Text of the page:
The United States is facing difficulties starting its vaccine delivery program because the roughly 93 million people who are eligible for the jab are “somewhat resistant” to the COVID-19 vaccine, Dr. Anthony Fauci told Australia’s ABC 7.30 program on 5 August.
Fauci, director of the National Institute of Allergy and Infectious Diseases (NIAID), said the solution for US officials was to turn to social media influencers and trusted members of communities to spread the message.
“We have to get trusted messengers out there; Pastors, family physicians, trusted members and admired members (of the community), sports figures,” he said.
Only 40 percent of eligible young Americans vaccinated against COVID-19, the disease caused by the CCP (Communist Party of China) virus, Fauci said, adding that US officials are turning to “rap groups” and Instagram influencers, who “interact with young people.”
But still, Fauci alleged that he called the “political divide” as being at the root of vaccine hesitation in the “red states,” Florida and Texas.
“About 40 percent of all new infections in the United States are occurring in two states, Florida and Texas,” Fauci said, adding that more than 20 percent of all new infections were in Florida.
The NAID director alleged that residents of both states “do not trust the vaccine” and “should not be told what to do.” “They’re not getting the right kind of incentive to do everything you possibly can,” he said.
Despite this, Fauci noted that the United States has been successful in vaccinating millions of people through large-scale vaccination centers such as sports stadiums and parking lots. He called the people vaccinating at these centers “low hanging fruit”.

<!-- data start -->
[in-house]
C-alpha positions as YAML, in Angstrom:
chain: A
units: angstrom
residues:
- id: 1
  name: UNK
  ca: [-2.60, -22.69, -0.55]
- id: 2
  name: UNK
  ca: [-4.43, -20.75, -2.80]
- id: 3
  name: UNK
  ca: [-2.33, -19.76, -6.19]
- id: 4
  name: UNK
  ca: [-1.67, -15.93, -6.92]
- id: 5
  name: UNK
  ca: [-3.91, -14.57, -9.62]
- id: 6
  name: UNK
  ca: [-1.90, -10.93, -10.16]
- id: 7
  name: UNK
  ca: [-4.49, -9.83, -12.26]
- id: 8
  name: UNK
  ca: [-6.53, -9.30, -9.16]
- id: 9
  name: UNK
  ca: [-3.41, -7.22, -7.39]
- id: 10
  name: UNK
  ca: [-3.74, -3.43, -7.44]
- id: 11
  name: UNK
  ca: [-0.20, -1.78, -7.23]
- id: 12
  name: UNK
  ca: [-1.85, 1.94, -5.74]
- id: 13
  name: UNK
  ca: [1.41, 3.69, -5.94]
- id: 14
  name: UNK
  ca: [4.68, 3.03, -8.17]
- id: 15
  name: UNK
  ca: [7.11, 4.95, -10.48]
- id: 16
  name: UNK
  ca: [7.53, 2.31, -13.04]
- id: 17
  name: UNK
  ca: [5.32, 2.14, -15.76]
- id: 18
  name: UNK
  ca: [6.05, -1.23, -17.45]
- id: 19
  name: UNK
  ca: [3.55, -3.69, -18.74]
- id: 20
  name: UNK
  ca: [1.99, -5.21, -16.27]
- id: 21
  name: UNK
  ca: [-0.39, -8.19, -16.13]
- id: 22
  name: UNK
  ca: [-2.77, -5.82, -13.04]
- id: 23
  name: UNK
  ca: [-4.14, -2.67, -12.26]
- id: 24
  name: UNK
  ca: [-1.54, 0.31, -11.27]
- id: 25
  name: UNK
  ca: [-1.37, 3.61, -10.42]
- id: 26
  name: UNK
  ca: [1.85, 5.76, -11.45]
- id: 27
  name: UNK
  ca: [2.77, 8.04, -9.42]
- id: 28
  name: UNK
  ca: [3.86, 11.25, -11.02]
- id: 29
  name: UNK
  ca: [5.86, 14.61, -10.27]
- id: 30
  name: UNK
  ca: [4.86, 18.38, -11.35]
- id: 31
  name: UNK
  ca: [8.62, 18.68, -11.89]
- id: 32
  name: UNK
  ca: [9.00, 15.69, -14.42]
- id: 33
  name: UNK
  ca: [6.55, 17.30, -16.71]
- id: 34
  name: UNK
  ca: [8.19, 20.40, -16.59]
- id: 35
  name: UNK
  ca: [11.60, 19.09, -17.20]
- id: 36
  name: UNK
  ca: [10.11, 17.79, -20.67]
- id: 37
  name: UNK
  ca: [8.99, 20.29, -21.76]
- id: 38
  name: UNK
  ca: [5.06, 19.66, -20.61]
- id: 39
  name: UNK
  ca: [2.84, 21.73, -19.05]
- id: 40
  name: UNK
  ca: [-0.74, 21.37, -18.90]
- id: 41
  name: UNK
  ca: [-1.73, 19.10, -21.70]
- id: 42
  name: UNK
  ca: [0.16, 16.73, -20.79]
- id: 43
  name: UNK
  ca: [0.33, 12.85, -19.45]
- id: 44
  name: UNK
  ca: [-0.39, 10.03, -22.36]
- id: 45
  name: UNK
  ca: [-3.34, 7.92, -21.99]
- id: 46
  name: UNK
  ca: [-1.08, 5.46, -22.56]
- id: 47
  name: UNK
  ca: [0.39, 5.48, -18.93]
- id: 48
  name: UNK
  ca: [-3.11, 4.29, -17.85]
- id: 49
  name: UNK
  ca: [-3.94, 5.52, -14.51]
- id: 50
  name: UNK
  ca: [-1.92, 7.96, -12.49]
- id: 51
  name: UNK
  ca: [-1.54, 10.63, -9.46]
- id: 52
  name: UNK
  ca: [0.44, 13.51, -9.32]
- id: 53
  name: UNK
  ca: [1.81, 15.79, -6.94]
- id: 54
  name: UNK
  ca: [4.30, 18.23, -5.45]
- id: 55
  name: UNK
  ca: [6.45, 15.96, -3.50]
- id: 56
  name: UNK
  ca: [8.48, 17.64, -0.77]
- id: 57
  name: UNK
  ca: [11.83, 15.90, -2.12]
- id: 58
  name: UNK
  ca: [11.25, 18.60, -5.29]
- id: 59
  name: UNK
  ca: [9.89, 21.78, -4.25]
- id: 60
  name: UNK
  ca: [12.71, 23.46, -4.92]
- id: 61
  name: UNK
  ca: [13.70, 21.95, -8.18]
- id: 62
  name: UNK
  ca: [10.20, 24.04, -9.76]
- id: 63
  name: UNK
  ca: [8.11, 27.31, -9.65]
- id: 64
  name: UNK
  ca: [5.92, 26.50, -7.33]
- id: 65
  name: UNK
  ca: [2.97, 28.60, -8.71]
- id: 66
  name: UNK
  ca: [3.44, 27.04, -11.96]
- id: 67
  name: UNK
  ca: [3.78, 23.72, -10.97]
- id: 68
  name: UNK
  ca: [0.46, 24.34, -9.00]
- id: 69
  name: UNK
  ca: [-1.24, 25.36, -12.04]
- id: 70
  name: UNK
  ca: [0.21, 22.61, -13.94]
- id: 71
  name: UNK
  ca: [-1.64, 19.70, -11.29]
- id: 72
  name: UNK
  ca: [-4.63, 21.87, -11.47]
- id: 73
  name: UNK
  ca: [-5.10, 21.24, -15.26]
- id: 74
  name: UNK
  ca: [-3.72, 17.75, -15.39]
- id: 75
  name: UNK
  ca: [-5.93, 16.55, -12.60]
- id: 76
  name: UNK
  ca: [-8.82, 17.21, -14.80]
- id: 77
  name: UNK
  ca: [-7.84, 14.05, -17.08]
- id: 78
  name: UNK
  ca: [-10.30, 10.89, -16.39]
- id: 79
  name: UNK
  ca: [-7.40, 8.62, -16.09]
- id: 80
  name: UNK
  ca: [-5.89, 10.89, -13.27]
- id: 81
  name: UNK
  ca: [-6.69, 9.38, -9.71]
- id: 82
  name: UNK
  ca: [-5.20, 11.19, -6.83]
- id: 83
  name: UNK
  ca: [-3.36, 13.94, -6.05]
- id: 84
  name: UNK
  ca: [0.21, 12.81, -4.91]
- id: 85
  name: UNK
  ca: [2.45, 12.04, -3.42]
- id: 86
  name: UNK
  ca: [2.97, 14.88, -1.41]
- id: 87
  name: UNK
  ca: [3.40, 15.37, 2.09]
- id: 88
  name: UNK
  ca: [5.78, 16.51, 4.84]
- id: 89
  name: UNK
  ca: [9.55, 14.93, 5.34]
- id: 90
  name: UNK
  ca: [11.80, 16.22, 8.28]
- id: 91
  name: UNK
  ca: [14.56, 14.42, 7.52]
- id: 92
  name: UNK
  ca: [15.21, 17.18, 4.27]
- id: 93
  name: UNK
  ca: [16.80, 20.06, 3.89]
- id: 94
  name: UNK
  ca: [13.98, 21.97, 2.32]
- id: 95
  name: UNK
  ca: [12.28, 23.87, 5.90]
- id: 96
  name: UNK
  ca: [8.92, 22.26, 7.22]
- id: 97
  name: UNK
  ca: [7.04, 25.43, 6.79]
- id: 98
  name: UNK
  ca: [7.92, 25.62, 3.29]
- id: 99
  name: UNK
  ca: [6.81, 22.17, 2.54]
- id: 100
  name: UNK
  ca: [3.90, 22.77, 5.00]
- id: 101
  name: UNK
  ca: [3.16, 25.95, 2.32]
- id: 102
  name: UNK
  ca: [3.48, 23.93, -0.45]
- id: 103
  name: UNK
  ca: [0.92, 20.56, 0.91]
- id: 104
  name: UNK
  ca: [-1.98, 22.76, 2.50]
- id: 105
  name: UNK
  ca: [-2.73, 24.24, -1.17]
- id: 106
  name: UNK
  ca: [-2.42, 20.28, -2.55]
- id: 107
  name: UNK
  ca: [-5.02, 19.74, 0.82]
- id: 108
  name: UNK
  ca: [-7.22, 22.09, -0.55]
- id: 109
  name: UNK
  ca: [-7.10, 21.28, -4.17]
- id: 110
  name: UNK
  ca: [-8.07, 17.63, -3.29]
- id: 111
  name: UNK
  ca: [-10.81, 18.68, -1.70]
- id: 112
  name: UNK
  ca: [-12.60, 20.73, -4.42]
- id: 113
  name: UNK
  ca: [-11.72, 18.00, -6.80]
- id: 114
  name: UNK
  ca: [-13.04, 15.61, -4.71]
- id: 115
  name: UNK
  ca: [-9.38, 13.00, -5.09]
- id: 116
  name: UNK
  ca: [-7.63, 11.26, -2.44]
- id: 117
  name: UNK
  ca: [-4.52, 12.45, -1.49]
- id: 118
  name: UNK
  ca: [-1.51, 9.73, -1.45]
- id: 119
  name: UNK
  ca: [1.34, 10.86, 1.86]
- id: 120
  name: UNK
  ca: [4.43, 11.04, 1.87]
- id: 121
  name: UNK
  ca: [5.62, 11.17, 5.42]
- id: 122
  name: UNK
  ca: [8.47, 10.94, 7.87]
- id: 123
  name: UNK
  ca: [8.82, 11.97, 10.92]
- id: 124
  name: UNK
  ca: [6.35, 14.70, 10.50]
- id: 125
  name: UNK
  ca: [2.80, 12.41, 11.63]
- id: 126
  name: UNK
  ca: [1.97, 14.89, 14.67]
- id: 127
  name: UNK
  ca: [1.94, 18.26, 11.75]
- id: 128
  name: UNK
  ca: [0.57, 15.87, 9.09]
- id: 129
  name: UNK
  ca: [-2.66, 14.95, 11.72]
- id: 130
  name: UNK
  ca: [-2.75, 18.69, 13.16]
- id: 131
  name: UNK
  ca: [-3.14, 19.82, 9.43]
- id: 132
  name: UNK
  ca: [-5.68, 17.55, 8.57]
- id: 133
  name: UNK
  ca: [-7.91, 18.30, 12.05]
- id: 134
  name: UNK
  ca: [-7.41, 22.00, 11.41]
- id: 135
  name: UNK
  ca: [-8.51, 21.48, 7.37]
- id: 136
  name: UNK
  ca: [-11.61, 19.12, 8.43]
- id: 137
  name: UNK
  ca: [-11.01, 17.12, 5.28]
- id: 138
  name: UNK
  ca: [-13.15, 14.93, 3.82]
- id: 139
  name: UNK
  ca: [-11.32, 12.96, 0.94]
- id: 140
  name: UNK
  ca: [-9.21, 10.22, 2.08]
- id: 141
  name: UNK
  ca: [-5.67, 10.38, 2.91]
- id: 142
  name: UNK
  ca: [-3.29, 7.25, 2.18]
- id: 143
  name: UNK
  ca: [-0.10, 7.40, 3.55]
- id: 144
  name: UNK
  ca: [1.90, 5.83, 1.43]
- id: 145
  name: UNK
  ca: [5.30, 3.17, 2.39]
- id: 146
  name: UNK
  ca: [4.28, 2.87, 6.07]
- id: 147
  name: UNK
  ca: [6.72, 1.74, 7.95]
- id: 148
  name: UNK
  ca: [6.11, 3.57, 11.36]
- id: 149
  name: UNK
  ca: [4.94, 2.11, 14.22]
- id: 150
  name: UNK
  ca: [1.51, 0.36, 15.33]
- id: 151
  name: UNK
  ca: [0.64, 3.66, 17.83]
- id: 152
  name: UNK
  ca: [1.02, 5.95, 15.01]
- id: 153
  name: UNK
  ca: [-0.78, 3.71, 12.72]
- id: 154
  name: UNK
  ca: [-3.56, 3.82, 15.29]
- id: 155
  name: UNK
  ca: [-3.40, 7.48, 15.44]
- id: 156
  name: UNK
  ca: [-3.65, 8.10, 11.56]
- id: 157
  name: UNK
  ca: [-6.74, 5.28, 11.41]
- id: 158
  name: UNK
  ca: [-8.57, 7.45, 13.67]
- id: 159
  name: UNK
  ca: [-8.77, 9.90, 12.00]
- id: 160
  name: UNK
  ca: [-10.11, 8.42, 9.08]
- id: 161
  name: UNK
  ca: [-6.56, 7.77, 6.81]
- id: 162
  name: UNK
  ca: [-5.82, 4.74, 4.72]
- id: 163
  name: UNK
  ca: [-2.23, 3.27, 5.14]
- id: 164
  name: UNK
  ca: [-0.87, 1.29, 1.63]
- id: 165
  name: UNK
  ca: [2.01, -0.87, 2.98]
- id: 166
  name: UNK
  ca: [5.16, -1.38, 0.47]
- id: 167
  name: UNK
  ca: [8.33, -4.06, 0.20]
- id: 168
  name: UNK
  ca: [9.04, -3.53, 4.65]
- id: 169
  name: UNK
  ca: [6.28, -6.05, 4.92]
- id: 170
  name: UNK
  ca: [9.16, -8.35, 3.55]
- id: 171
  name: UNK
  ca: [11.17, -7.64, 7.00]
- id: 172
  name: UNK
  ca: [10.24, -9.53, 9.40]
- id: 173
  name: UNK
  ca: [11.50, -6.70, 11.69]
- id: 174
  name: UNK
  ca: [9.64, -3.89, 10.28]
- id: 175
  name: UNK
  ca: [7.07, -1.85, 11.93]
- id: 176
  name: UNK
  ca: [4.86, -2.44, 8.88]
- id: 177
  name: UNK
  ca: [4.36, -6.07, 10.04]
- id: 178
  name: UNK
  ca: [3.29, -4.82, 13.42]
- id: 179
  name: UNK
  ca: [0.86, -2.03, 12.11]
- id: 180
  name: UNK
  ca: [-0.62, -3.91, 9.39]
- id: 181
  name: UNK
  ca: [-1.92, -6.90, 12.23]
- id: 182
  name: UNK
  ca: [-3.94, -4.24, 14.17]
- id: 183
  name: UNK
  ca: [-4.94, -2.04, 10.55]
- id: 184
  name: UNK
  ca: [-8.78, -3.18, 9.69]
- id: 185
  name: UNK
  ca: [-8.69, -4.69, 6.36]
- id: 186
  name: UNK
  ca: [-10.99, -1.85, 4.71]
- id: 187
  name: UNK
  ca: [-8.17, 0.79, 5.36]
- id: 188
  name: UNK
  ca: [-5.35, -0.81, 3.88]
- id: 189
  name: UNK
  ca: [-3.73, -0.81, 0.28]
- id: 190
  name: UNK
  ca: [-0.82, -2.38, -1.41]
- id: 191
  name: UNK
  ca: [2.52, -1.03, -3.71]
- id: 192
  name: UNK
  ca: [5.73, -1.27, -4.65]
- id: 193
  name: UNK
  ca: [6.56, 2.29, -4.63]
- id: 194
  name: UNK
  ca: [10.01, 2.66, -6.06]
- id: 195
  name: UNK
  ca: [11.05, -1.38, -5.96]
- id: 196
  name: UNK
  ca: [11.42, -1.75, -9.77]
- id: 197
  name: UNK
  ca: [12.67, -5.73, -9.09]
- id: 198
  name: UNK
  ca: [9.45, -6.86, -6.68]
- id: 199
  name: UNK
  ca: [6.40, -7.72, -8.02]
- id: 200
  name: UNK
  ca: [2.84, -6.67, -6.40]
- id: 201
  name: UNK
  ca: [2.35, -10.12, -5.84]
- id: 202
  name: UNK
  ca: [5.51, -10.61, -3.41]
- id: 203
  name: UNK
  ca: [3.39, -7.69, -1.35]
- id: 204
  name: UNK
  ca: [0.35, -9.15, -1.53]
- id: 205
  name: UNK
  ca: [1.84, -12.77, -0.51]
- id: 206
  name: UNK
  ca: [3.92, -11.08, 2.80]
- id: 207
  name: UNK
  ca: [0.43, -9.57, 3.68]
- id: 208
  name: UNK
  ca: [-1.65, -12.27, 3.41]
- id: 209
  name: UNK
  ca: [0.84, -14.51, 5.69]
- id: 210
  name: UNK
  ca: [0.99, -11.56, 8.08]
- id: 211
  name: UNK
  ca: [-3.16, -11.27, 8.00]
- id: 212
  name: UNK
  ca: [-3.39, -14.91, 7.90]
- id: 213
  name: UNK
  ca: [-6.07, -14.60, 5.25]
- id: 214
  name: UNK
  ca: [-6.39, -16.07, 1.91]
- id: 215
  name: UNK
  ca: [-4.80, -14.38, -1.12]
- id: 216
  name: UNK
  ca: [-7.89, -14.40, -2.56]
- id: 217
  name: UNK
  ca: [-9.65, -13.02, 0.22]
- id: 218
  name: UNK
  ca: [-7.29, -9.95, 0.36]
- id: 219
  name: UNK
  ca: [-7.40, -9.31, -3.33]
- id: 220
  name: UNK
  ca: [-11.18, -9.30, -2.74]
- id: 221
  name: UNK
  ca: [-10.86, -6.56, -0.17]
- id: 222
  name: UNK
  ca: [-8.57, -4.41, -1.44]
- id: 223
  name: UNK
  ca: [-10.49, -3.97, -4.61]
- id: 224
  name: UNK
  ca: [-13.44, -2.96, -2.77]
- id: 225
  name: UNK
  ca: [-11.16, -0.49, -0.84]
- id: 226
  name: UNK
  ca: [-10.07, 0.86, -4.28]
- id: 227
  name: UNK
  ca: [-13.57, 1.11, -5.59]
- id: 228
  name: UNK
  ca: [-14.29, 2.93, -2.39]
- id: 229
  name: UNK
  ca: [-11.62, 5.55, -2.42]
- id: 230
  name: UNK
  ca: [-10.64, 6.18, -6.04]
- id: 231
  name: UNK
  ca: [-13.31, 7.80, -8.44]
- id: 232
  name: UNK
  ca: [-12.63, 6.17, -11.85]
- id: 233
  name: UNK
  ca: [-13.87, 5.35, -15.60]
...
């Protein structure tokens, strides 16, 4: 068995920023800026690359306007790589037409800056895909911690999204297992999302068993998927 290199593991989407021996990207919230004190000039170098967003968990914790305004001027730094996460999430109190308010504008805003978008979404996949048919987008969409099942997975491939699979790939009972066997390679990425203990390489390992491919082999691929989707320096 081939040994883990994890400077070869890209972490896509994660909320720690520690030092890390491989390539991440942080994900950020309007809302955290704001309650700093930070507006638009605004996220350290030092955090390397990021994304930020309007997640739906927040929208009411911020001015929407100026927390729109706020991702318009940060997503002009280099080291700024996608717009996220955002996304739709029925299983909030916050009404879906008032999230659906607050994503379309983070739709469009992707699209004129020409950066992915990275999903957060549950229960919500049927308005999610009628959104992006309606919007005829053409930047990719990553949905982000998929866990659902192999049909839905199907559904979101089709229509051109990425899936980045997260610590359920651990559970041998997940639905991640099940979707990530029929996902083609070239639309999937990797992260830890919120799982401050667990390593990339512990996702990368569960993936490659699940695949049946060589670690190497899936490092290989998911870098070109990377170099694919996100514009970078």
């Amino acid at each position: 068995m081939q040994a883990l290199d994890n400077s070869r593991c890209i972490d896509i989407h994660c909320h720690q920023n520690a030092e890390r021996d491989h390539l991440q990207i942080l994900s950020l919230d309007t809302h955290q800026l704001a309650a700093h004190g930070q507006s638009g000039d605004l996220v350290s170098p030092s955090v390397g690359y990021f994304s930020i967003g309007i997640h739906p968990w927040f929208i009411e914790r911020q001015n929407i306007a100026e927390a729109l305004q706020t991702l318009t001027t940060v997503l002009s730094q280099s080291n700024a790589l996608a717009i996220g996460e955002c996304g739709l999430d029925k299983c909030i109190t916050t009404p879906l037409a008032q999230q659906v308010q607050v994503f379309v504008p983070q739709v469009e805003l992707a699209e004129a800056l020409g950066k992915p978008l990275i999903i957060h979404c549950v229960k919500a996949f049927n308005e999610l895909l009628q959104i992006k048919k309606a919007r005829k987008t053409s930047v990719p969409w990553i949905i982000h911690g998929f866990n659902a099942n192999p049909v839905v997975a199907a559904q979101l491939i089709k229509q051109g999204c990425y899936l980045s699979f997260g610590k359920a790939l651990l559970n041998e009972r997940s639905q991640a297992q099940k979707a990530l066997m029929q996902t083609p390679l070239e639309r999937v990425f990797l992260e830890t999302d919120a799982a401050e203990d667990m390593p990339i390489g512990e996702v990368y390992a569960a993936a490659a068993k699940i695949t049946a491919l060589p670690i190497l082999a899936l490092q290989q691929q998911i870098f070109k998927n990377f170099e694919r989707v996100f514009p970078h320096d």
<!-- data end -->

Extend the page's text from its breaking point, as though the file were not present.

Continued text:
Officials turned to pharmacies, he said. “We have 40,000 pharmacies where we have done vaccines where people don’t have to interact on computers; Can just walk and take the dose.”
There were also mobile units in the United States as well as “a larger equity program to try and reach our brown and black people, who are usually more vulnerable to the serious effects of hospitalization.”
Fauci explores why officials are reluctantly mandating COVID-19 vaccines, which have yet to be “fully approved and fully licensed” by the US Food and Drug Administration (FDA).
“Authorities at the local level are reluctant to mandate vaccines because they fear the legal implications that if they don’t have a licensed vaccine, someone might sue you for trying to force, as it were,” They said.
But the final solution, for Fauci, was “coming soon.”
“Once you get a vaccine fully approved, you’re going to get universities and colleges that will say ‘If you want to be at our institution, you have to get vaccinated. This will involve a major part of the youth,” he said.
“You’ll find major industries, I don’t know what they’ll be, you know, oil companies, Amazon, Microsoft—whatever is going to happen, I don’t know, I’m just giving them empirical names—that are going to be. To say that if you want to work in our place, you have to get vaccinated, I think it’s going to go a long way for people who still don’t want to be vaccinated,” Fauci said .
During the interview, Fauci also said that children should be vaccinated because they will spread the virus. However, this goes against Dr. Robert Malone, the inventor of mRNA vaccine technology, who maintains that the risk-benefit ratio of vaccines for children “doesn’t look so good.”
Malone told The Epoch Times’ “American Thought Leaders” program that “teenagers are much less likely to get illness or death from COVID” than the elderly.
Malone urged people to take the time to do their research before making a decision. “It’s up to you. It’s your body. It’s your choice. I strongly suggest you take the time to be informed, do your best, and then make the decision that you think is best for you.” Right,” Malone said.
Vaccines for COVID-19 are not currently available in the United States for children under 12 years of age. However, Pfizer said in a statement in June that it was starting to test its mRNA vaccine in a larger group of children under the age of 12 after opting for a lower dose of the shot in the first phase of testing.
US Surgeon General Dr Vivek Murthy said in a recent podcast that he believes it is likely that a COVID-19 vaccine for children under the age of 12 will be given emergency use authorization during the next school year .